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Health

Straight Talk: Finding acceptance through sobriety

“Stephan” grew up in a family with seven siblings. His mom and dad were hard working, religious people. Stephan knew he was gay by the time he reached middle school. He never acted on his impulses and even dated girls through high school. He was a popular and academically talented kid, but his secret was torture for him, especially because of his parents’ deeply held religious beliefs and his brothers’ “uber-male” personas.

His older brothers were no strangers to heavy drinking, and so Stephan found his way to alcohol by sophomore year. Although not a big partier, he often drank alone in his room while telling his parents he was doing homework. He hid his drinking as well as he hid his sexual preference. He felt isolated, alone and different. He threw himself into academics and was awarded a scholarship to a prestigious school.

He continued drinking secretly and hiding his sexuality but added stimulant drugs “to help him study” and soon became dependent on them, starting a cycle of stimulants to stay awake and study, and alcohol to relax and sleep. He graduated at the top of his class and was offered a high-paying job in California. He stepped into a fast-paced, cocaine-fueled world that he was both unprepared for and excited by. For the first time, far from his family’s judgement, he stepped into the gay community, and a hard-partying lifestyle. He had a long way to go to feel comfortable with his sexual preference. He had no one to judge him but himself, and he discovered his internal judgement was worse than anything external. He drank to relieve the pain and hated himself all the more for doing it.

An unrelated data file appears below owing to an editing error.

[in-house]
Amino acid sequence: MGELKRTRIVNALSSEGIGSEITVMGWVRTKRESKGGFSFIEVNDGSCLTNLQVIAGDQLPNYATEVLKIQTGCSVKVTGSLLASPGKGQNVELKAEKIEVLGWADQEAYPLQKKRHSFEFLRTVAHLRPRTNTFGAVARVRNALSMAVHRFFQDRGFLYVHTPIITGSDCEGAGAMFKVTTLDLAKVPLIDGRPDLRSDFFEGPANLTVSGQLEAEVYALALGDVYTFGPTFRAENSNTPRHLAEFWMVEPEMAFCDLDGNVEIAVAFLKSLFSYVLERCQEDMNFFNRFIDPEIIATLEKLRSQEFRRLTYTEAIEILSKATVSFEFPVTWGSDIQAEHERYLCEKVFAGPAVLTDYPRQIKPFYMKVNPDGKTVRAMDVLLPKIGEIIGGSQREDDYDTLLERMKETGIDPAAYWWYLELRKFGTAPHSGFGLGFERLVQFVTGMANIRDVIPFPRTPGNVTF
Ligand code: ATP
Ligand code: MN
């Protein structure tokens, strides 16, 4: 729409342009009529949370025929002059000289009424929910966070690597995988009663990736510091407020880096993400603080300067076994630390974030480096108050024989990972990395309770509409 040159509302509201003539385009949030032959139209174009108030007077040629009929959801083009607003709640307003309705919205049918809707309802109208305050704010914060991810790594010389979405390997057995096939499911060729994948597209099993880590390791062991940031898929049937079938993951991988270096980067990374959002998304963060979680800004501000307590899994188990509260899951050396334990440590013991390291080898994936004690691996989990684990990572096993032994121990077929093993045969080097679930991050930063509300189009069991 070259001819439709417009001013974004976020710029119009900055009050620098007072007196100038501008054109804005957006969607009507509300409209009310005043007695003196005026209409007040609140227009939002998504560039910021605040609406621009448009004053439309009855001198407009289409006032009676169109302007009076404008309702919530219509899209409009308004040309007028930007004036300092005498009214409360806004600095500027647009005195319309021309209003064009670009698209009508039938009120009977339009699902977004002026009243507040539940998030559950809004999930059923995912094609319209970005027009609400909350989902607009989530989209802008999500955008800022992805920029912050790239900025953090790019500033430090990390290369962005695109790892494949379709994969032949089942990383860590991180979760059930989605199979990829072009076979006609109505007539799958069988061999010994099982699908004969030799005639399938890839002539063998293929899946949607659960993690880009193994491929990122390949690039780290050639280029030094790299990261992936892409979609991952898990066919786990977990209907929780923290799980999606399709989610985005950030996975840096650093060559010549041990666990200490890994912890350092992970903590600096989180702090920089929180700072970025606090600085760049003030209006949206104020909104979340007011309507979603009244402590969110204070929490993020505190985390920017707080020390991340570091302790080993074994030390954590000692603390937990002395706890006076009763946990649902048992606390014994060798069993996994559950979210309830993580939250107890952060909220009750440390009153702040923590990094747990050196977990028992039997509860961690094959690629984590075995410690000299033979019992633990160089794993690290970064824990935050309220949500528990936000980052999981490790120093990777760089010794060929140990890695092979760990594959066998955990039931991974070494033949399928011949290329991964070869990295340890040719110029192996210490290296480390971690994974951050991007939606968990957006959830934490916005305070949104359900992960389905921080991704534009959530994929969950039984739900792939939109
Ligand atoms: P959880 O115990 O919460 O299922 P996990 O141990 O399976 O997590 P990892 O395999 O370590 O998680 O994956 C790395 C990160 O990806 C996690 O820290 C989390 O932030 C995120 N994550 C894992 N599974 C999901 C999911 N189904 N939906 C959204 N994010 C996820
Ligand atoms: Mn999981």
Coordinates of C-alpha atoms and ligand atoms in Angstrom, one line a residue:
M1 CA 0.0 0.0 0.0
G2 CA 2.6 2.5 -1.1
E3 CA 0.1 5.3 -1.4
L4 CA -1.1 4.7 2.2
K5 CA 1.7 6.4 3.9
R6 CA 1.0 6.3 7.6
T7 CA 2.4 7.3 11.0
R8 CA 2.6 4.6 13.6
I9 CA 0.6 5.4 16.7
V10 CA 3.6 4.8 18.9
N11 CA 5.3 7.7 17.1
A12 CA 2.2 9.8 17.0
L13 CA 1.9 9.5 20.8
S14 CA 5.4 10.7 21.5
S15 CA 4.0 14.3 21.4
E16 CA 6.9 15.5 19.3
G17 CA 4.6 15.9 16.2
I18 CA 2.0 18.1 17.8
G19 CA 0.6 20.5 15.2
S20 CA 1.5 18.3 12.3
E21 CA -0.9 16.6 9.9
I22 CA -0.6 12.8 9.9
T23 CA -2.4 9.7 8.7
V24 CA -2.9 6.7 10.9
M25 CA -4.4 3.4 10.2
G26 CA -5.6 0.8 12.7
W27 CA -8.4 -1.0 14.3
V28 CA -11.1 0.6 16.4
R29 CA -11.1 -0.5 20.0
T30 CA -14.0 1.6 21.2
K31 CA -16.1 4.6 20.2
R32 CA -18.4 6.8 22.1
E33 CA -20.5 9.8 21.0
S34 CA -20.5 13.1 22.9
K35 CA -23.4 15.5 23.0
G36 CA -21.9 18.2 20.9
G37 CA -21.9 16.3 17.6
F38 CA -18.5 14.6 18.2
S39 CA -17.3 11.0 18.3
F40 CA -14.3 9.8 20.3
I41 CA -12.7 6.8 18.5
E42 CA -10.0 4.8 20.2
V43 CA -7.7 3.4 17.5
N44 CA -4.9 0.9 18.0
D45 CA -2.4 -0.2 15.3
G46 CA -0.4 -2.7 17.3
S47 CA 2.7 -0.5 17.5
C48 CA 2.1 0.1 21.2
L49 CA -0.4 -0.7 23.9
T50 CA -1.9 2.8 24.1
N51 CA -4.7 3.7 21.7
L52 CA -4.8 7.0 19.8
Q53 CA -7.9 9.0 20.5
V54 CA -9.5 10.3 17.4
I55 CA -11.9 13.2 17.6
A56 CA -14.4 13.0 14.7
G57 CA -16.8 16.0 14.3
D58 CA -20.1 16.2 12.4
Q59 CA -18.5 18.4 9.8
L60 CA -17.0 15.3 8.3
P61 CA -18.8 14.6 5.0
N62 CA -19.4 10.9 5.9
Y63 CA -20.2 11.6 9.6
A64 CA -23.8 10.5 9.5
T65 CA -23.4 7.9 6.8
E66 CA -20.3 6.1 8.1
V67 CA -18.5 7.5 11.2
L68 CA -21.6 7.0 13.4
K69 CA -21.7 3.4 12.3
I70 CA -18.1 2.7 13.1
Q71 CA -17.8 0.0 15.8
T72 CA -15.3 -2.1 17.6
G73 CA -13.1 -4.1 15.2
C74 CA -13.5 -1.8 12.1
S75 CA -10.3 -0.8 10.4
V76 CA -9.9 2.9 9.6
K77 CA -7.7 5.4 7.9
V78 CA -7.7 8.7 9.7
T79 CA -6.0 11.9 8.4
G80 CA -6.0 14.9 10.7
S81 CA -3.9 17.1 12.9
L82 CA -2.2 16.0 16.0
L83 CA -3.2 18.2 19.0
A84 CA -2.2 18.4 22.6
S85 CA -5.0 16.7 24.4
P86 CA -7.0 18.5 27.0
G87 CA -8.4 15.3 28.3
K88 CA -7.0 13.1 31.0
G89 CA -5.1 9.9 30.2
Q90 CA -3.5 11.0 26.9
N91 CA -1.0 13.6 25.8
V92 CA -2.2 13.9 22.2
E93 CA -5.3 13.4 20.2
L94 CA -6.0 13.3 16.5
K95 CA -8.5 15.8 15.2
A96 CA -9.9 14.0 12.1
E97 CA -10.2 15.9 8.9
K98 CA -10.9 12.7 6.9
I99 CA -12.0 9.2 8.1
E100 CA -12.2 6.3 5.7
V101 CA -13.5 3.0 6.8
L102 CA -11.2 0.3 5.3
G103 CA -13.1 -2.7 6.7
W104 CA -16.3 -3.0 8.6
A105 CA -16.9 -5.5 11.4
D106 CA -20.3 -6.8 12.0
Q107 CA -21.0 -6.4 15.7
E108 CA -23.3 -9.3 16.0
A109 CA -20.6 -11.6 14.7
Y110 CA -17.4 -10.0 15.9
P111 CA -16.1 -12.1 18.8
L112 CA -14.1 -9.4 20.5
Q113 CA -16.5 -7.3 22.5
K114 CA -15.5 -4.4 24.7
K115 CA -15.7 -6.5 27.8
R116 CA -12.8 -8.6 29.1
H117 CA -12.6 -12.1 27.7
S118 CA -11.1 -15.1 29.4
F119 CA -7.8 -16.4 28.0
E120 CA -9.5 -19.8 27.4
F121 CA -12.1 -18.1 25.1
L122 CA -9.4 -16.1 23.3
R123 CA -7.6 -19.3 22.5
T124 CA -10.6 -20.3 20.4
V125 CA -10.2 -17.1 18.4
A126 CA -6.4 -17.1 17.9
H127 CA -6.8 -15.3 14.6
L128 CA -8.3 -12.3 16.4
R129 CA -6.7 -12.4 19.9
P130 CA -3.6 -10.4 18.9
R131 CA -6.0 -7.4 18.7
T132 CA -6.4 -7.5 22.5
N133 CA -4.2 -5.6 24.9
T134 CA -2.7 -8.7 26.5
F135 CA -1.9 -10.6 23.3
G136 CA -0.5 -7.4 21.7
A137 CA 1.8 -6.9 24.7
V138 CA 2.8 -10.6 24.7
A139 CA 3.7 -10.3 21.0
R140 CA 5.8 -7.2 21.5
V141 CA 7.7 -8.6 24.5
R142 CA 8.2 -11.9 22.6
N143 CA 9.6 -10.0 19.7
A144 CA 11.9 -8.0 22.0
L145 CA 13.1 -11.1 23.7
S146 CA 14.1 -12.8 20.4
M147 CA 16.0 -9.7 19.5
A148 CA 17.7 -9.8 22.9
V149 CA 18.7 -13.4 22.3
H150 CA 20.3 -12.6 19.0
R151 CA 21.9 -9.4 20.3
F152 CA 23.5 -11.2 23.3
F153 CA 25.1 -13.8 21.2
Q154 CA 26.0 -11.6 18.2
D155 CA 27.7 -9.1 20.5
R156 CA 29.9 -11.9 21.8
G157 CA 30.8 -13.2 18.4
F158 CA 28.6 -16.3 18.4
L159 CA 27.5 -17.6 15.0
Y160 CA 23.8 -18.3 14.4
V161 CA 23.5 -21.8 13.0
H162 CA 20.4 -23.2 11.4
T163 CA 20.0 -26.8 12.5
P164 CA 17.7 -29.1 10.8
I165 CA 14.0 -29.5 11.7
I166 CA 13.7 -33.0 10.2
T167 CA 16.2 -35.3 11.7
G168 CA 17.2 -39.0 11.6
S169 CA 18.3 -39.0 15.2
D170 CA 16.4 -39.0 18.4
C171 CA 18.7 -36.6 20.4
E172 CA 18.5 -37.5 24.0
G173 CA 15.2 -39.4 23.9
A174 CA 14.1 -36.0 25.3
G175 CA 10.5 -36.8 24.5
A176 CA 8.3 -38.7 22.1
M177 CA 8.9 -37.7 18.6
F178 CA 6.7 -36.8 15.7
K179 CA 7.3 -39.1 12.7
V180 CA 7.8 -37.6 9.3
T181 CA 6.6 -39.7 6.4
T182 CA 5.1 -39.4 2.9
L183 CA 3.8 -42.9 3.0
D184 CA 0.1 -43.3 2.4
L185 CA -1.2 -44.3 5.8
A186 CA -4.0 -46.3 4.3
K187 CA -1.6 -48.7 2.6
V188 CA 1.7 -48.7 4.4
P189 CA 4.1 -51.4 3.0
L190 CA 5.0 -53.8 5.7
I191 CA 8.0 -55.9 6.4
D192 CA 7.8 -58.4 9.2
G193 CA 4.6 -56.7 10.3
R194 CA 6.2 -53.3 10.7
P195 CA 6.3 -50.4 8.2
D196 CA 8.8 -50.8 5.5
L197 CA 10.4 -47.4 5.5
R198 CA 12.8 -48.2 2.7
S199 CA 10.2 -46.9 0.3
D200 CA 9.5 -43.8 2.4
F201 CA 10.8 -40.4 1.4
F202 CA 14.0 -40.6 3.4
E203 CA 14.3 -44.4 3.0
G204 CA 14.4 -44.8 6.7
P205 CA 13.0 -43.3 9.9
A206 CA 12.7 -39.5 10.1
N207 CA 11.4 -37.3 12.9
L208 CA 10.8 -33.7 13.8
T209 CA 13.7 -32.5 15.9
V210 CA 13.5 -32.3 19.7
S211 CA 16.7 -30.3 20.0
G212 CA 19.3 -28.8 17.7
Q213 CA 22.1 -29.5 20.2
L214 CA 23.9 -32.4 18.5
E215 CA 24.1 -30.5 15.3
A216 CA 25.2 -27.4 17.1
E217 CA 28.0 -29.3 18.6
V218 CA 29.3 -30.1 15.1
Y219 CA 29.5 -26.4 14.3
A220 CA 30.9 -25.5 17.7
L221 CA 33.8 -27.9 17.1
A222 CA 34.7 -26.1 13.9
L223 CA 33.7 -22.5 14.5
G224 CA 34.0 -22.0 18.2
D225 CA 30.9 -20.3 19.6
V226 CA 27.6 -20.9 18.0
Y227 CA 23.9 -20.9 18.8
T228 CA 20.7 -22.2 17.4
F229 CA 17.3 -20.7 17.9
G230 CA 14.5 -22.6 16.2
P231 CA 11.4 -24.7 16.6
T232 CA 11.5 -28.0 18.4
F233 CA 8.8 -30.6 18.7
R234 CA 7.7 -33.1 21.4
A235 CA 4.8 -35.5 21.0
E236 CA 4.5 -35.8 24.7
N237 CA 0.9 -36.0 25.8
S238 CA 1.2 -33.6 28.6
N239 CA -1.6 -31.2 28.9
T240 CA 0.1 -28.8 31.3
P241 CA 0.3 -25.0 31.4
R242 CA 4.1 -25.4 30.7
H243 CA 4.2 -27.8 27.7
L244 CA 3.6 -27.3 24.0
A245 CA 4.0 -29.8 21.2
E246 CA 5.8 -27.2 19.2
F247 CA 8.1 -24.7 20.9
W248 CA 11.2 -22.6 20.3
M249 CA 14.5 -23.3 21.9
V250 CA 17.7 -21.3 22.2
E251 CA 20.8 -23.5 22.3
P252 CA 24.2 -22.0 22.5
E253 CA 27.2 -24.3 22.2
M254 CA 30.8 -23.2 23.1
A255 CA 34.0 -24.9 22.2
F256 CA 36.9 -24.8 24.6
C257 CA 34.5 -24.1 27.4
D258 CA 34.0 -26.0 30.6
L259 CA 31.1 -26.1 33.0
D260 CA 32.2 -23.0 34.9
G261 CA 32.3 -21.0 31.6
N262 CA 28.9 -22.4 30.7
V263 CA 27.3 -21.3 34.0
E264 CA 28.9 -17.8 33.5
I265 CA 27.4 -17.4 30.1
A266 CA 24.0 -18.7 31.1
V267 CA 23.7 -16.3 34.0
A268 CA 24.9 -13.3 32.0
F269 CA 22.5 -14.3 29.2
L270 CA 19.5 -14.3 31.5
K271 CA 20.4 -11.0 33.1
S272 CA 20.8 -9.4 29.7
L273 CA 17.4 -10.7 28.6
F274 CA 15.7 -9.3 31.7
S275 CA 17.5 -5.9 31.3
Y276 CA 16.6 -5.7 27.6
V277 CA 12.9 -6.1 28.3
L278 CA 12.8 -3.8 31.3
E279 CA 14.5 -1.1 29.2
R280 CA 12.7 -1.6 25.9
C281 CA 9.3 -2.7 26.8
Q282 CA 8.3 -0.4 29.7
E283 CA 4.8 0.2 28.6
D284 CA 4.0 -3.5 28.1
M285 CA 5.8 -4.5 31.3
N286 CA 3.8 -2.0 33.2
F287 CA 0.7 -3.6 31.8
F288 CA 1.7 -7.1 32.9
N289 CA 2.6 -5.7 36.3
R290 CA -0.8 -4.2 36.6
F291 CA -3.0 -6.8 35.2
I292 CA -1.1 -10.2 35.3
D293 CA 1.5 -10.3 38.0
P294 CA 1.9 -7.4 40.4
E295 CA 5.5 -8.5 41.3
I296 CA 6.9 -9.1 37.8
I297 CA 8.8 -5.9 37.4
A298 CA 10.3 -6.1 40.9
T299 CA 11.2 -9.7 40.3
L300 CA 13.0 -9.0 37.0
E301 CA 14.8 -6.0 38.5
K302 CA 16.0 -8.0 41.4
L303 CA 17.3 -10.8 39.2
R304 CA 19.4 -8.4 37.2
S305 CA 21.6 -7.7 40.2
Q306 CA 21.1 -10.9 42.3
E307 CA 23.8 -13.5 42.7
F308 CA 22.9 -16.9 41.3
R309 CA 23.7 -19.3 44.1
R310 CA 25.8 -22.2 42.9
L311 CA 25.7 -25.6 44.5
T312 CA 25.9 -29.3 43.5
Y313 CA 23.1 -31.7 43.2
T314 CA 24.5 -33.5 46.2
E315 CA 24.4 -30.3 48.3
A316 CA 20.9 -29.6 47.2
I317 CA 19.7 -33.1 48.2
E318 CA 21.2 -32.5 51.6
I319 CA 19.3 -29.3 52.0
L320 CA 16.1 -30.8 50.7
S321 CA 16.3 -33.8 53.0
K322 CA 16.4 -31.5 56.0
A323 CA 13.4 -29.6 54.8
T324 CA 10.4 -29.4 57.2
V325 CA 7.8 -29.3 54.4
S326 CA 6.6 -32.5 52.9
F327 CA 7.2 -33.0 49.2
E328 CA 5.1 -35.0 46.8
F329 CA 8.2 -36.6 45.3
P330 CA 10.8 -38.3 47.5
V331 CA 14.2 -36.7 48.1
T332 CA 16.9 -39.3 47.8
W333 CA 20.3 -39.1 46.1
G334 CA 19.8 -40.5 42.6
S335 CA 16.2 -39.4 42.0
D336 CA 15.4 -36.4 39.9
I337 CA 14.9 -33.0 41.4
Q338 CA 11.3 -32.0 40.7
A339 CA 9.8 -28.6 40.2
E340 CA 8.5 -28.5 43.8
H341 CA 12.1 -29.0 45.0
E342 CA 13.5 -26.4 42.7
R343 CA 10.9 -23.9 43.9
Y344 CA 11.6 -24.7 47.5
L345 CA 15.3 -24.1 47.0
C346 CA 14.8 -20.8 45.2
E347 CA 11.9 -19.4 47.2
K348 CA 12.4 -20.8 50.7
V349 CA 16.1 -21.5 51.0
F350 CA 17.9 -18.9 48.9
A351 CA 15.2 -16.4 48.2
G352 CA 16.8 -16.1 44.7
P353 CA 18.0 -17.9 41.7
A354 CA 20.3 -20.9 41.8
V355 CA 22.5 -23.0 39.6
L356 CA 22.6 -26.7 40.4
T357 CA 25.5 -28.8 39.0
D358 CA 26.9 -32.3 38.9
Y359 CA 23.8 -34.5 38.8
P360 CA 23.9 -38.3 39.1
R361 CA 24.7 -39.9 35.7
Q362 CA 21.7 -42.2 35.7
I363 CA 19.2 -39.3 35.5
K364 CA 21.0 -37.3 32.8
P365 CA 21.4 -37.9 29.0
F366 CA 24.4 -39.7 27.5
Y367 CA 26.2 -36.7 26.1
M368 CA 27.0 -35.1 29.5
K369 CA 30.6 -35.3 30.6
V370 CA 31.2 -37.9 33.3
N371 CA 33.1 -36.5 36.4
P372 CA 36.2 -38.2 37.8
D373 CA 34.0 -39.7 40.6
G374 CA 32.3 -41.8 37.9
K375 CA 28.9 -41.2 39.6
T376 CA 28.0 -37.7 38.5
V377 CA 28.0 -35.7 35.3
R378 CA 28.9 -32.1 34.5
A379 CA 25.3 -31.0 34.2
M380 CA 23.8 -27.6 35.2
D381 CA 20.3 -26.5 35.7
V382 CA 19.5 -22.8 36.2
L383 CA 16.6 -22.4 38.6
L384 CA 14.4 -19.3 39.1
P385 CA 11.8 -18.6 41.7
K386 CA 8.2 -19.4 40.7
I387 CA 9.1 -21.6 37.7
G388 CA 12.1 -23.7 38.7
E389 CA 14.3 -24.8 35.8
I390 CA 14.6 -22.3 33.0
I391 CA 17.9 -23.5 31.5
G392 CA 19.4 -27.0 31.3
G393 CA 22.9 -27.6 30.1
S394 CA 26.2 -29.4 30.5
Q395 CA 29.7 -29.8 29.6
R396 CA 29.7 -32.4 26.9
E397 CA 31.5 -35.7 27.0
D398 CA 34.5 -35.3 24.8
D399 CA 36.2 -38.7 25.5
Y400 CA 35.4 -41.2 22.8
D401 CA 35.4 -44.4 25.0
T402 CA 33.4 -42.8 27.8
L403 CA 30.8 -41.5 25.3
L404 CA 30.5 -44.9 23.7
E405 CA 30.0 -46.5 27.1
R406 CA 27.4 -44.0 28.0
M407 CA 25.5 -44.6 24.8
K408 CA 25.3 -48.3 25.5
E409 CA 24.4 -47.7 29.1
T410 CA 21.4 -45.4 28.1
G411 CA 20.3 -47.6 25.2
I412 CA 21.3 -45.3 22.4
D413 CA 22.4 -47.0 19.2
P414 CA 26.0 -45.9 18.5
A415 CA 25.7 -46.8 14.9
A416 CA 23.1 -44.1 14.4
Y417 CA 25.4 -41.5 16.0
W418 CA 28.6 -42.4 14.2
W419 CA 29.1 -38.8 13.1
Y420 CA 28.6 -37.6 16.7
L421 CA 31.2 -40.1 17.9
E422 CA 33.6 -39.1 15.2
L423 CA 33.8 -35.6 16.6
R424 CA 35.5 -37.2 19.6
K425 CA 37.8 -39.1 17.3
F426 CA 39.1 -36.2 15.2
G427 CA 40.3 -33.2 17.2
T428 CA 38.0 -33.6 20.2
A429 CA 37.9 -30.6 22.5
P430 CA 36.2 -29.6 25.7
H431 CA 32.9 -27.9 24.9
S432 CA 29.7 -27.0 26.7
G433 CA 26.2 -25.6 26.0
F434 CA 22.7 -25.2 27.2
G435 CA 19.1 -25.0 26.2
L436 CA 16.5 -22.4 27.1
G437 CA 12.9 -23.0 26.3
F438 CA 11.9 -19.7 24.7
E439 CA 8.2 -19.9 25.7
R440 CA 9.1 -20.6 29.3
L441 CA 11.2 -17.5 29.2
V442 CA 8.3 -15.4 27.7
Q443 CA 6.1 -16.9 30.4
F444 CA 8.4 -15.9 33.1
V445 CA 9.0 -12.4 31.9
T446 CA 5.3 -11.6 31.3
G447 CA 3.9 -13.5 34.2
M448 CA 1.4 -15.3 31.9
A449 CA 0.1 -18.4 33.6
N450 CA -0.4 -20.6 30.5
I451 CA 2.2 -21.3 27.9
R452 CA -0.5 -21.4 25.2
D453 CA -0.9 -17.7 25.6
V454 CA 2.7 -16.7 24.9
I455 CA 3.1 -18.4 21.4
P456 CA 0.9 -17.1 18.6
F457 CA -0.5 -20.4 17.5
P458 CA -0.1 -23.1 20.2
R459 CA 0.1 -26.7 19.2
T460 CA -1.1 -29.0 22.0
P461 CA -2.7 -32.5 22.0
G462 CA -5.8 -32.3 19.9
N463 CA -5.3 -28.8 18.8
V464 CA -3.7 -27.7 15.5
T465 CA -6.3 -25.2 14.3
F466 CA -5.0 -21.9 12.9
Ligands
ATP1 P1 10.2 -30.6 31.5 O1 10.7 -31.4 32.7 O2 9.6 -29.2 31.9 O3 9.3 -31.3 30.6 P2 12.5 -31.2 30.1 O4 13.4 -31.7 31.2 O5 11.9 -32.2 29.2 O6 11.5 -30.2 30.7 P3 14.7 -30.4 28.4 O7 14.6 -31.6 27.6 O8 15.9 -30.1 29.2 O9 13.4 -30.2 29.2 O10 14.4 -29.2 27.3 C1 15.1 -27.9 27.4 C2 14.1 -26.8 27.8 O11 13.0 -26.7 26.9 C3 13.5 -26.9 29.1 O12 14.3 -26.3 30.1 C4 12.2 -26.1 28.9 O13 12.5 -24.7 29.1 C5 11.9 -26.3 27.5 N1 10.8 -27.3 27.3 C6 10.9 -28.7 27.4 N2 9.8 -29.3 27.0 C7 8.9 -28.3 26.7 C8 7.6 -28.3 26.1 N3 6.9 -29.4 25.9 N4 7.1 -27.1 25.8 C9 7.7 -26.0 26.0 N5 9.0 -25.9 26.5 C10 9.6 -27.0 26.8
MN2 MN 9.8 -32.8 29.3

At the end of his rope, he reached out to a recovery program through the gay community aimed mostly at accepting his sexuality and found that, to do that, it was suggested he get sober. “Not as easy as it sounds,” he thought.

All his friends were amphetamine or cocaine users, and most were heavy drinkers as well. Any attempt to stay clean and sober, he thought, would result in social isolation, the very thing he had suffered all his life. Stephan found he couldn’t live with the drugs and alcohol, but felt he couldn’t live without them.

In desperation, he found a 12-step recovery meeting in his community and discovered a whole group of sober gay men. With this and a therapist who understood the nature of addiction, along with the precarious process of coming out, Stephan stayed clean and sober.

He was able to find some peace after telling his parents and siblings he was gay and recovering. Although there was some judgement, he felt relief from the honesty. He has continued to live a sober life and has been able to help other addicted gay men to work through the transition to their own sense of freedom.

• Rick Atwater is a licensed clinical professional counselor. He hosts the weekly radio show Straight Stuff on Addictions at recoveryinternetradio.com. He can reached by email at rickatwater@northwestcommunitycounseling.com.

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